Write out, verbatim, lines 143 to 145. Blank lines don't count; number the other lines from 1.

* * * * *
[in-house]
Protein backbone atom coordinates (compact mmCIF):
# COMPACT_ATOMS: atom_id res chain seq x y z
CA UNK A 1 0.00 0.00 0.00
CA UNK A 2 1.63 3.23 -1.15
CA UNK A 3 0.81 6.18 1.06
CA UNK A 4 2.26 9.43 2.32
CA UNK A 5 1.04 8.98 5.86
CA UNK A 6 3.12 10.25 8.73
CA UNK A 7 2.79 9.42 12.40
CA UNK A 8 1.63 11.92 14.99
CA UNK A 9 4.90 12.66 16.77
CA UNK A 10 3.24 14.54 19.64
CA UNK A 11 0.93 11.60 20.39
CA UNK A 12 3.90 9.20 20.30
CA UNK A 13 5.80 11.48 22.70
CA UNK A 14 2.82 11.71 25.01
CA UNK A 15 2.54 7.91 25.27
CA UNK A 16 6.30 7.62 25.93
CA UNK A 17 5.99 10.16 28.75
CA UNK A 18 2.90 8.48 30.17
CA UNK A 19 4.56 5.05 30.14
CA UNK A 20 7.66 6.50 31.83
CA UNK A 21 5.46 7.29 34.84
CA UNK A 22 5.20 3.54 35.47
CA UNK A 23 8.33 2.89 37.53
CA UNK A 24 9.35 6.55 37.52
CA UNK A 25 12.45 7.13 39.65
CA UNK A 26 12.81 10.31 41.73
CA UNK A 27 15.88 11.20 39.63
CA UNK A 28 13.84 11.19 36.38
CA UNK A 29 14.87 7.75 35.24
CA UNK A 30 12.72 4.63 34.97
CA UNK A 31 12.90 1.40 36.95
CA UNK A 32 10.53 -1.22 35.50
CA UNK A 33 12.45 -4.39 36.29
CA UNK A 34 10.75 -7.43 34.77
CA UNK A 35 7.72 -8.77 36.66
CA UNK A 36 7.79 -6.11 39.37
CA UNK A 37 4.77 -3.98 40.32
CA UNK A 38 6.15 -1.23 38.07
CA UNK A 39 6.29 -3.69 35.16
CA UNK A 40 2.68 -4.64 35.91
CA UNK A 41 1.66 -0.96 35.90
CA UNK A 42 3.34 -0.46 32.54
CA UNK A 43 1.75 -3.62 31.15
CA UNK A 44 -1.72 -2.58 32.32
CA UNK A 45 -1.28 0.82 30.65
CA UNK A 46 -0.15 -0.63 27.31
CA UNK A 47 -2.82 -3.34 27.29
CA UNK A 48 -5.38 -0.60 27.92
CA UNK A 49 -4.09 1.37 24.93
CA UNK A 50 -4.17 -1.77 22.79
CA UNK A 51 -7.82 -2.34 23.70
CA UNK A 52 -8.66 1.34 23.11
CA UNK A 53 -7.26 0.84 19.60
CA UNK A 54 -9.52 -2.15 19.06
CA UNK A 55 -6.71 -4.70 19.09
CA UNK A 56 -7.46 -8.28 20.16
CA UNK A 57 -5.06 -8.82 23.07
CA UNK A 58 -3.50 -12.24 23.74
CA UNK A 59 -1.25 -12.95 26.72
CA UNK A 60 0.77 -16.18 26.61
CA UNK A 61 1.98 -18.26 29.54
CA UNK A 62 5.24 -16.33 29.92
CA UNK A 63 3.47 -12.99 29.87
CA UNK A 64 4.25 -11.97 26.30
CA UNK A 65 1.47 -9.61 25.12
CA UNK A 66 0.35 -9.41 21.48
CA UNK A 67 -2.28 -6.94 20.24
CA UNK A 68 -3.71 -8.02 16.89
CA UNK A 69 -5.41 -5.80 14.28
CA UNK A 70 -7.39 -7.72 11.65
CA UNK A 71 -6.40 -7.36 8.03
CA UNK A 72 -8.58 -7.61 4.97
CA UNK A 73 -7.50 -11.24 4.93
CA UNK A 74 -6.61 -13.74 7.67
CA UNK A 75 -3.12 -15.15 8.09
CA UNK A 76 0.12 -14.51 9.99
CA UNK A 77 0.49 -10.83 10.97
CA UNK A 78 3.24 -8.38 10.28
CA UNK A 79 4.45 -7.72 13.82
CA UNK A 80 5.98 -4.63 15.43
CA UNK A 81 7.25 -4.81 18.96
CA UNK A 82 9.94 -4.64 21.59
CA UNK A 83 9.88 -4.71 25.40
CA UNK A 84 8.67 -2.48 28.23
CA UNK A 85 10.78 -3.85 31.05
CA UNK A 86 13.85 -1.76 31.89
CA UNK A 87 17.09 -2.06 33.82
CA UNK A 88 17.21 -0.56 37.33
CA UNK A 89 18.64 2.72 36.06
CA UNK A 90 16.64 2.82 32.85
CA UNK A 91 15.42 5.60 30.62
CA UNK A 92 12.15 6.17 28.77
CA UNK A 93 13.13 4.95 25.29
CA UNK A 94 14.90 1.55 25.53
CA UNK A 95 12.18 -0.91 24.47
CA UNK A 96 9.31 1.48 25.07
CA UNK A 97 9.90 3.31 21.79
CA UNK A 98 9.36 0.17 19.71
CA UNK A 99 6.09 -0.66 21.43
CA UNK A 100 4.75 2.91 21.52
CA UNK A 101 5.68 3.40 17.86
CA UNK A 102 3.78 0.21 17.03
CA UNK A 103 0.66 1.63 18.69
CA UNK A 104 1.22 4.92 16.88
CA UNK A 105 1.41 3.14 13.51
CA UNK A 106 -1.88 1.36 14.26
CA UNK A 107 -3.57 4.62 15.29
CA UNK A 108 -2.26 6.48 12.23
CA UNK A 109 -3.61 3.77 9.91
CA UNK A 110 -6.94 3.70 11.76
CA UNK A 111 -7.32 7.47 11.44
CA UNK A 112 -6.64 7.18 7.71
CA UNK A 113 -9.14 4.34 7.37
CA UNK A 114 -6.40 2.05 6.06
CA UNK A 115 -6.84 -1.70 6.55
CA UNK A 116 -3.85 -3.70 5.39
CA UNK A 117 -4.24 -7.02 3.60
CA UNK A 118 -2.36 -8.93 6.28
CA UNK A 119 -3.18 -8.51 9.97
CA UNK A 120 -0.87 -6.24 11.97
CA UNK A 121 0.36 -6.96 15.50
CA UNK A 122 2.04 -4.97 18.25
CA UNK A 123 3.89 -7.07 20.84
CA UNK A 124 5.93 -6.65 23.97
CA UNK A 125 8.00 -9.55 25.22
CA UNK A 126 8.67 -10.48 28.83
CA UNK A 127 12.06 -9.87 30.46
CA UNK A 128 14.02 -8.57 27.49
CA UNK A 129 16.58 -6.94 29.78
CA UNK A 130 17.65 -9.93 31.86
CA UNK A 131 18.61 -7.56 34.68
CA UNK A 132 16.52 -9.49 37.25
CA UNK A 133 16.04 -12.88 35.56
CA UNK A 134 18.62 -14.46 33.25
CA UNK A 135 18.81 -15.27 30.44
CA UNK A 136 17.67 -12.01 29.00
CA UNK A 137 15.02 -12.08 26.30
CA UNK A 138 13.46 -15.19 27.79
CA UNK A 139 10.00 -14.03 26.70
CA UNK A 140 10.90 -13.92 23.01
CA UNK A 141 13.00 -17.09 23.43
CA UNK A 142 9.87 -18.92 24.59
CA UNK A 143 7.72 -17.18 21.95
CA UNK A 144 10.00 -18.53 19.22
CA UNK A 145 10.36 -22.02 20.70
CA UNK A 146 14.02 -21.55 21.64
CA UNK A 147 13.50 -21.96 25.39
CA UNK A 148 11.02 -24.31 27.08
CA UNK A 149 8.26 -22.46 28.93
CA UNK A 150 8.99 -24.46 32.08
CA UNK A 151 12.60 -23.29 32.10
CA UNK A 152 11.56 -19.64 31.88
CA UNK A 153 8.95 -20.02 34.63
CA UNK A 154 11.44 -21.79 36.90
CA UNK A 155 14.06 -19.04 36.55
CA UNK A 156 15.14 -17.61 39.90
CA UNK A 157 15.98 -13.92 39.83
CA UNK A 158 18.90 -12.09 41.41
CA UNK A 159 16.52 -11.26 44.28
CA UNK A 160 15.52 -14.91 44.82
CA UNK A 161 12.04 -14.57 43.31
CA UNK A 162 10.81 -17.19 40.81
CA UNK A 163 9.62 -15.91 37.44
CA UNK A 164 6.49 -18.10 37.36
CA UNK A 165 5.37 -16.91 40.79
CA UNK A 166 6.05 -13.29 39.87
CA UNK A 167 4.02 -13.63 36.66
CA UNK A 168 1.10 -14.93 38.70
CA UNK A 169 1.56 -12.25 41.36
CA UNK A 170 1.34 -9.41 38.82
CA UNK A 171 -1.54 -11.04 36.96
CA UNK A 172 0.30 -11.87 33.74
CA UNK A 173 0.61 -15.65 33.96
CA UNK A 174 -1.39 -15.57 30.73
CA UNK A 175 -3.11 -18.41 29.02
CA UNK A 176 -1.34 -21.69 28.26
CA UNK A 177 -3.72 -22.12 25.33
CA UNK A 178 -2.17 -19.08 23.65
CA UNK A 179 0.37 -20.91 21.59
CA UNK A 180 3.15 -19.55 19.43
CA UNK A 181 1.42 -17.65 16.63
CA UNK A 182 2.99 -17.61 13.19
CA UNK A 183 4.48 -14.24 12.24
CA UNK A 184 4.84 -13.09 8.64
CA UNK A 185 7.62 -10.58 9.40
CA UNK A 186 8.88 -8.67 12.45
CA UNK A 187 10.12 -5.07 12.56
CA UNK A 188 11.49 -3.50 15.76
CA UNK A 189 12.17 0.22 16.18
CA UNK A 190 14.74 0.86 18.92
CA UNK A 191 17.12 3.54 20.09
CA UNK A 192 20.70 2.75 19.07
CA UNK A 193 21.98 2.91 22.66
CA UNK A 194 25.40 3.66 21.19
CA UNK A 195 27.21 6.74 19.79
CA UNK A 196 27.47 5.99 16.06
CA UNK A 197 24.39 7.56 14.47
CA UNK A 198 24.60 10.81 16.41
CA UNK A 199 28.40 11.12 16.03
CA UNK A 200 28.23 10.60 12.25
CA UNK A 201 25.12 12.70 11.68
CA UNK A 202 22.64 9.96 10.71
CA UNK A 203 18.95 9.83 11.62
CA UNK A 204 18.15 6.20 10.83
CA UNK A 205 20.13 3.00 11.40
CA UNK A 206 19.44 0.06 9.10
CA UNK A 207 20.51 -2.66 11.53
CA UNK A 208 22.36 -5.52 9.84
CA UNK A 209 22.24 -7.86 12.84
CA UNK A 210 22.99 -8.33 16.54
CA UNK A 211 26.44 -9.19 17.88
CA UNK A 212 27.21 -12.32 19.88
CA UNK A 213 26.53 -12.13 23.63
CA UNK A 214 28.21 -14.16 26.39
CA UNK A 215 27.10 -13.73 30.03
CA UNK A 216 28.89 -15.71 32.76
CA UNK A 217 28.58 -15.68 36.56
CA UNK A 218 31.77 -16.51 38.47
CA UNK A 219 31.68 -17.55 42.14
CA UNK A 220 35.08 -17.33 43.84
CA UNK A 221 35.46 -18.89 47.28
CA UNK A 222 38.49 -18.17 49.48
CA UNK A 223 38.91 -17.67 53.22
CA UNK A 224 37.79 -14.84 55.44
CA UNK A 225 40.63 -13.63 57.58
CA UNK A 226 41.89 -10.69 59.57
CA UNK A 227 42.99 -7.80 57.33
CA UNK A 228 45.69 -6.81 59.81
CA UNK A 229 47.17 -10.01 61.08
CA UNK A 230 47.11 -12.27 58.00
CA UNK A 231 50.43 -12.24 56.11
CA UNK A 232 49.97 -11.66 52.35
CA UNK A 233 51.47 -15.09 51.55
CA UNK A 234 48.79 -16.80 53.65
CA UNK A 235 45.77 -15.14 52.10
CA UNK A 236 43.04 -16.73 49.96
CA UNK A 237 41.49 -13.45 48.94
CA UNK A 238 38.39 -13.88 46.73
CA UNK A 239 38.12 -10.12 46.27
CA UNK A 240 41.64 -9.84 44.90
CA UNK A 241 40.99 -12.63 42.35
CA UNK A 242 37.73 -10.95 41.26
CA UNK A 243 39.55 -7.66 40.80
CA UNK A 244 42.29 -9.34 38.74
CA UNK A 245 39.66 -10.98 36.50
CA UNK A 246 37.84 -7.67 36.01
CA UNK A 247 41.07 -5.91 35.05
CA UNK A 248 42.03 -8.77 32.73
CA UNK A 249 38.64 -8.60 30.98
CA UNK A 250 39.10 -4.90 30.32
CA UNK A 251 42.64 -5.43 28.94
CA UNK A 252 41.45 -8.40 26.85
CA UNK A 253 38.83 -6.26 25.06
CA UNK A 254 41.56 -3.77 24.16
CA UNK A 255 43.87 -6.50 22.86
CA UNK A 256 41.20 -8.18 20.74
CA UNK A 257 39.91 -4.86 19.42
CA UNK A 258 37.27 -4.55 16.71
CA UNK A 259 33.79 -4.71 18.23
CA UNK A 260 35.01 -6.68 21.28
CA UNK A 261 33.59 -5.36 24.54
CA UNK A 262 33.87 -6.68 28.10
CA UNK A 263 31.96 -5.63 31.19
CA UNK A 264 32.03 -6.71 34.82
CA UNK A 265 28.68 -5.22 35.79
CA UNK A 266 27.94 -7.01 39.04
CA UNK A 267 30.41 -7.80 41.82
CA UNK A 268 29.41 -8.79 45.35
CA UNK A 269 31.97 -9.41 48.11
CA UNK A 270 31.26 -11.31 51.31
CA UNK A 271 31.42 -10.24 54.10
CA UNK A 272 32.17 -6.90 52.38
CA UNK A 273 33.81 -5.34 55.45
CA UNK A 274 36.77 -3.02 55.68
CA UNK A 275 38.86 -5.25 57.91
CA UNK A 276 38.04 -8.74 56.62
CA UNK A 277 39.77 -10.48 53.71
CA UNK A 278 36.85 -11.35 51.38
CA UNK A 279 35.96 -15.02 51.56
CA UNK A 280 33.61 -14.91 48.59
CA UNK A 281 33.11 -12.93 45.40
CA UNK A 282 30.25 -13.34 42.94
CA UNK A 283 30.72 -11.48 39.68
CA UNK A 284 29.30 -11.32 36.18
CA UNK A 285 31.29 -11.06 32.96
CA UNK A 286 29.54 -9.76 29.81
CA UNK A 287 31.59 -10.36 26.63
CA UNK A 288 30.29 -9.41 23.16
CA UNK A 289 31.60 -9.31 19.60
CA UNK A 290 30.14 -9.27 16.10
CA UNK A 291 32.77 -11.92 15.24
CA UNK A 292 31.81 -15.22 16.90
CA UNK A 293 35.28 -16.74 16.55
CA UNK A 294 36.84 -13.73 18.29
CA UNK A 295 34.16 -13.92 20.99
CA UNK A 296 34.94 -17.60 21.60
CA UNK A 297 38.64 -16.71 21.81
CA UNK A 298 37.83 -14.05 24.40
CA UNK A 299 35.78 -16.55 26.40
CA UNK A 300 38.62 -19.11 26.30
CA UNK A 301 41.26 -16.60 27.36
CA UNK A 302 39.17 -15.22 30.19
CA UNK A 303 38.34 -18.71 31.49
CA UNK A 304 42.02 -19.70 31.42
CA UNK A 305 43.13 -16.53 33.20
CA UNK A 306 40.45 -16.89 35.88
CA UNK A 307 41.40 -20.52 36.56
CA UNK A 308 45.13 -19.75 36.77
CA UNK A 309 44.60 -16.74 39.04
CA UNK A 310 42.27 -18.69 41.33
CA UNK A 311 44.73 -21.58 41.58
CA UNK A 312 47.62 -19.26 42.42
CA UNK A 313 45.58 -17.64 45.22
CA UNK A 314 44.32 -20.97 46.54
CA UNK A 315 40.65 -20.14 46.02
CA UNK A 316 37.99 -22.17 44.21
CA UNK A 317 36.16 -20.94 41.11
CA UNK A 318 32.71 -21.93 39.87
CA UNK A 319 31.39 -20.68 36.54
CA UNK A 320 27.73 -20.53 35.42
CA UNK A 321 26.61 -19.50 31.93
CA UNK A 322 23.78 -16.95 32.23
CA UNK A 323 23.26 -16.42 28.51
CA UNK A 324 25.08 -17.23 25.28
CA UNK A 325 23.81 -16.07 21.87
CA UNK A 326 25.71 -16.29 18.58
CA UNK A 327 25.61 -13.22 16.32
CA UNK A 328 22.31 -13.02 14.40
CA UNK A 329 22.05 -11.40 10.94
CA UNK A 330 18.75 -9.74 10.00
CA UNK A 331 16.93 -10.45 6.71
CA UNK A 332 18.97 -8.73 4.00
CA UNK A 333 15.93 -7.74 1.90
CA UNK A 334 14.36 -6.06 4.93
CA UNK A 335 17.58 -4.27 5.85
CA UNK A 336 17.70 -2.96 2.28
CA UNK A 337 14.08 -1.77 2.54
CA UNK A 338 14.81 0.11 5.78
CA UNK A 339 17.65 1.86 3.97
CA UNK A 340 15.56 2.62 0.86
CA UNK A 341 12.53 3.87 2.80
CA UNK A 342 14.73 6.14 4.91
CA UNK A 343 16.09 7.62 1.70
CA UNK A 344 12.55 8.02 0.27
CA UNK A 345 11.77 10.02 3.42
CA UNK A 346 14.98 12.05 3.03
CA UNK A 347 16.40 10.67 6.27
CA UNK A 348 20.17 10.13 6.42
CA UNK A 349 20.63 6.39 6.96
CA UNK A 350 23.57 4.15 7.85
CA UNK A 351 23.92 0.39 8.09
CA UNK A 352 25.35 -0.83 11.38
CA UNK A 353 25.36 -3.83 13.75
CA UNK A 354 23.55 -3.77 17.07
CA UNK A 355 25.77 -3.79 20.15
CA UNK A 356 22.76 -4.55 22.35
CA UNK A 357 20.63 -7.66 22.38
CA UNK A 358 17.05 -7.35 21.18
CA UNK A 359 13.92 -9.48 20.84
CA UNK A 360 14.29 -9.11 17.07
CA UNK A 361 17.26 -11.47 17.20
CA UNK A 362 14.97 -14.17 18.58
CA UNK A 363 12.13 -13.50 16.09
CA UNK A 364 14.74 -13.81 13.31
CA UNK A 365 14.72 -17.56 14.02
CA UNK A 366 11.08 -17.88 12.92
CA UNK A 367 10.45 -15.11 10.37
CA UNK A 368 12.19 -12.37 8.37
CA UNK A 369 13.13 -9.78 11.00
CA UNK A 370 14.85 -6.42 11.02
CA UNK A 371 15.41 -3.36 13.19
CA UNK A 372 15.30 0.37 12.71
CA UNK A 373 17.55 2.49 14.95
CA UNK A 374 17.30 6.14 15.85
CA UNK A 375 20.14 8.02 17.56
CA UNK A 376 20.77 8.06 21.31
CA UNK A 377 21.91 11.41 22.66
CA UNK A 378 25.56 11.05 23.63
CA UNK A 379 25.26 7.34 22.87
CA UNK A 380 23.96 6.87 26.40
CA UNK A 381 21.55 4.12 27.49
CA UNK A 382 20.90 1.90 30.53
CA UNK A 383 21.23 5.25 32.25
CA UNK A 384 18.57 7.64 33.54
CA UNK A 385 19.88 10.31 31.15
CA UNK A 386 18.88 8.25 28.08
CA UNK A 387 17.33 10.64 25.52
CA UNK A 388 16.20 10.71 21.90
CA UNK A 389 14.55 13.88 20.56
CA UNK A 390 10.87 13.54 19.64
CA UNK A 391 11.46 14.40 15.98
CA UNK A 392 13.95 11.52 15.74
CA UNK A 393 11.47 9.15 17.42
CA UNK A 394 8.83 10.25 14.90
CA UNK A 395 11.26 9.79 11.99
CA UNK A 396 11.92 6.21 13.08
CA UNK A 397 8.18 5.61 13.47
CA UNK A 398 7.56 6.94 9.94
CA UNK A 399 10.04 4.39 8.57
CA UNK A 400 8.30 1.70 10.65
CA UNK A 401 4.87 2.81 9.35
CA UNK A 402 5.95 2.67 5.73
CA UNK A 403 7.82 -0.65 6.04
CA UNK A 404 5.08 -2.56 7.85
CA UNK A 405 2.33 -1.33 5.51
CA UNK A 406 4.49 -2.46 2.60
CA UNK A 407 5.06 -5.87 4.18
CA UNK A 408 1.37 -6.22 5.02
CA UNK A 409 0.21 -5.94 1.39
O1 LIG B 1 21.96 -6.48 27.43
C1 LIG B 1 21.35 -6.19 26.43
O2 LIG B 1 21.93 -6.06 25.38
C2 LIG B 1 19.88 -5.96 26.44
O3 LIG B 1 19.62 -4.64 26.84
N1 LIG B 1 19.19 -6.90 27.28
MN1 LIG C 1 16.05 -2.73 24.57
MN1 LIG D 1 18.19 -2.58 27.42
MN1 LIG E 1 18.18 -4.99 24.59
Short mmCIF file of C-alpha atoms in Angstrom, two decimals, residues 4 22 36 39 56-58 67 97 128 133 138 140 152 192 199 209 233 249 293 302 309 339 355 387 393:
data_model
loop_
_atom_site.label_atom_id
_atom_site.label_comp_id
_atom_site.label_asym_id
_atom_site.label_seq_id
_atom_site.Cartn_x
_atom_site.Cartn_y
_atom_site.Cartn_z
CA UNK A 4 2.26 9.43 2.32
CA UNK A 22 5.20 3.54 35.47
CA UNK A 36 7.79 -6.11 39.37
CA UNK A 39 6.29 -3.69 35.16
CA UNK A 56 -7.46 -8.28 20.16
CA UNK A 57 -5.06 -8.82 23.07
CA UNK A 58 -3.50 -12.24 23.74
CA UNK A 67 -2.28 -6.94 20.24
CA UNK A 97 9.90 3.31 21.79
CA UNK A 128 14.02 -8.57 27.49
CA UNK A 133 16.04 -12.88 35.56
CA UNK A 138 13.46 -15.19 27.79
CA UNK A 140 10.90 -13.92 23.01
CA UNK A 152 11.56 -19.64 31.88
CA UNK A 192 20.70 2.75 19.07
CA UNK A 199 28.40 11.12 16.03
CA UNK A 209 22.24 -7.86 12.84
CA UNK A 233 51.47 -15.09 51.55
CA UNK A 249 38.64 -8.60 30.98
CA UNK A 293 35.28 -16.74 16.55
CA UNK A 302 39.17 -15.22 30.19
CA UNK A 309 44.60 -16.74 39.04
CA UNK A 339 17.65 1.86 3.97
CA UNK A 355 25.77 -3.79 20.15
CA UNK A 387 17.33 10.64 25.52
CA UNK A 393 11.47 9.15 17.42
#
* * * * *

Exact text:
CA UNK A 140 10.90 -13.92 23.01
CA UNK A 141 13.00 -17.09 23.43
CA UNK A 142 9.87 -18.92 24.59